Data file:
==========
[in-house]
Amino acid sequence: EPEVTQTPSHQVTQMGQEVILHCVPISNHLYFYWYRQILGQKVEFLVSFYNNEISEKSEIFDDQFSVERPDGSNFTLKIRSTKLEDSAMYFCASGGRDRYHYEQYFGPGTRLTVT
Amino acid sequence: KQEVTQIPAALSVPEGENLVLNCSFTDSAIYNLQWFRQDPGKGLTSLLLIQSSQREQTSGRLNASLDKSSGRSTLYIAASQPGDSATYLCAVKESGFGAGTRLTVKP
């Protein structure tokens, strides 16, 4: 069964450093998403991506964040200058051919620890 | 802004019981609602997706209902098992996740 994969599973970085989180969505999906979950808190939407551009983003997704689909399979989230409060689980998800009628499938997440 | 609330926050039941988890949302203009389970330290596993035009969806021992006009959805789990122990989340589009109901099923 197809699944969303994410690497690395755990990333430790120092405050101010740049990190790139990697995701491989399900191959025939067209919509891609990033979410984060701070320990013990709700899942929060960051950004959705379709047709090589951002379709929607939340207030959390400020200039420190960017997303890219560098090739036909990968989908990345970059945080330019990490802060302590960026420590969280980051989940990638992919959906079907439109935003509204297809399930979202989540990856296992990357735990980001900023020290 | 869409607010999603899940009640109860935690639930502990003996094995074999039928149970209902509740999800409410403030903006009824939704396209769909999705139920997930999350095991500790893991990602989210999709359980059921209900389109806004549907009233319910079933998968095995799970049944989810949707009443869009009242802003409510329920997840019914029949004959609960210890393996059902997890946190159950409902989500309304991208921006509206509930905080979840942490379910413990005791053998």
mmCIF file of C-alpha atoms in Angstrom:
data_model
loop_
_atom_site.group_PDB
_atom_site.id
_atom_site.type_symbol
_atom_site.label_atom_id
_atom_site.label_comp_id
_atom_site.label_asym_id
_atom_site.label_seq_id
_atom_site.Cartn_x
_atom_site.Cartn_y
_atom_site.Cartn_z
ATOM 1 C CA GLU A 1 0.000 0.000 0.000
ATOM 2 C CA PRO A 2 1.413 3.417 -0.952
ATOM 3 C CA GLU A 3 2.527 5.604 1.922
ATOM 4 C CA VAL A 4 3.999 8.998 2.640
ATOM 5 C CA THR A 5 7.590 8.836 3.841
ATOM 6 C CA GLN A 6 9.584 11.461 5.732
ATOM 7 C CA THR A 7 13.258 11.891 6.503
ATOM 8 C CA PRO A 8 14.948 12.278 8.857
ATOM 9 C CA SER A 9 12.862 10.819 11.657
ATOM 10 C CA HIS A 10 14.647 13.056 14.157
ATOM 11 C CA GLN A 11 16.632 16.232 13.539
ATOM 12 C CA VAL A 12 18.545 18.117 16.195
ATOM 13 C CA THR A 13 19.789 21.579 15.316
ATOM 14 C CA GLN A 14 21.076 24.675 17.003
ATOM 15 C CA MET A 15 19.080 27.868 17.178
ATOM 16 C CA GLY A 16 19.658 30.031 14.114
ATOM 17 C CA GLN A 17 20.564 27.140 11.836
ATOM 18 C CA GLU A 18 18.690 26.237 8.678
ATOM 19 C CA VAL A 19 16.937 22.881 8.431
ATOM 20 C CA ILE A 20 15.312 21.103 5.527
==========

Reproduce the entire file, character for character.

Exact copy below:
[in-house]
Amino acid sequence: EPEVTQTPSHQVTQMGQEVILHCVPISNHLYFYWYRQILGQKVEFLVSFYNNEISEKSEIFDDQFSVERPDGSNFTLKIRSTKLEDSAMYFCASGGRDRYHYEQYFGPGTRLTVT
Amino acid sequence: KQEVTQIPAALSVPEGENLVLNCSFTDSAIYNLQWFRQDPGKGLTSLLLIQSSQREQTSGRLNASLDKSSGRSTLYIAASQPGDSATYLCAVKESGFGAGTRLTVKP
């Protein structure tokens, strides 16, 4: 069964450093998403991506964040200058051919620890 | 802004019981609602997706209902098992996740 994969599973970085989180969505999906979950808190939407551009983003997704689909399979989230409060689980998800009628499938997440 | 609330926050039941988890949302203009389970330290596993035009969806021992006009959805789990122990989340589009109901099923 197809699944969303994410690497690395755990990333430790120092405050101010740049990190790139990697995701491989399900191959025939067209919509891609990033979410984060701070320990013990709700899942929060960051950004959705379709047709090589951002379709929607939340207030959390400020200039420190960017997303890219560098090739036909990968989908990345970059945080330019990490802060302590960026420590969280980051989940990638992919959906079907439109935003509204297809399930979202989540990856296992990357735990980001900023020290 | 869409607010999603899940009640109860935690639930502990003996094995074999039928149970209902509740999800409410403030903006009824939704396209769909999705139920997930999350095991500790893991990602989210999709359980059921209900389109806004549907009233319910079933998968095995799970049944989810949707009443869009009242802003409510329920997840019914029949004959609960210890393996059902997890946190159950409902989500309304991208921006509206509930905080979840942490379910413990005791053998």
mmCIF file of C-alpha atoms in Angstrom:
data_model
loop_
_atom_site.group_PDB
_atom_site.id
_atom_site.type_symbol
_atom_site.label_atom_id
_atom_site.label_comp_id
_atom_site.label_asym_id
_atom_site.label_seq_id
_atom_site.Cartn_x
_atom_site.Cartn_y
_atom_site.Cartn_z
ATOM 1 C CA GLU A 1 0.000 0.000 0.000
ATOM 2 C CA PRO A 2 1.413 3.417 -0.952
ATOM 3 C CA GLU A 3 2.527 5.604 1.922
ATOM 4 C CA VAL A 4 3.999 8.998 2.640
ATOM 5 C CA THR A 5 7.590 8.836 3.841
ATOM 6 C CA GLN A 6 9.584 11.461 5.732
ATOM 7 C CA THR A 7 13.258 11.891 6.503
ATOM 8 C CA PRO A 8 14.948 12.278 8.857
ATOM 9 C CA SER A 9 12.862 10.819 11.657
ATOM 10 C CA HIS A 10 14.647 13.056 14.157
ATOM 11 C CA GLN A 11 16.632 16.232 13.539
ATOM 12 C CA VAL A 12 18.545 18.117 16.195
ATOM 13 C CA THR A 13 19.789 21.579 15.316
ATOM 14 C CA GLN A 14 21.076 24.675 17.003
ATOM 15 C CA MET A 15 19.080 27.868 17.178
ATOM 16 C CA GLY A 16 19.658 30.031 14.114
ATOM 17 C CA GLN A 17 20.564 27.140 11.836
ATOM 18 C CA GLU A 18 18.690 26.237 8.678
ATOM 19 C CA VAL A 19 16.937 22.881 8.431
ATOM 20 C CA ILE A 20 15.312 21.103 5.527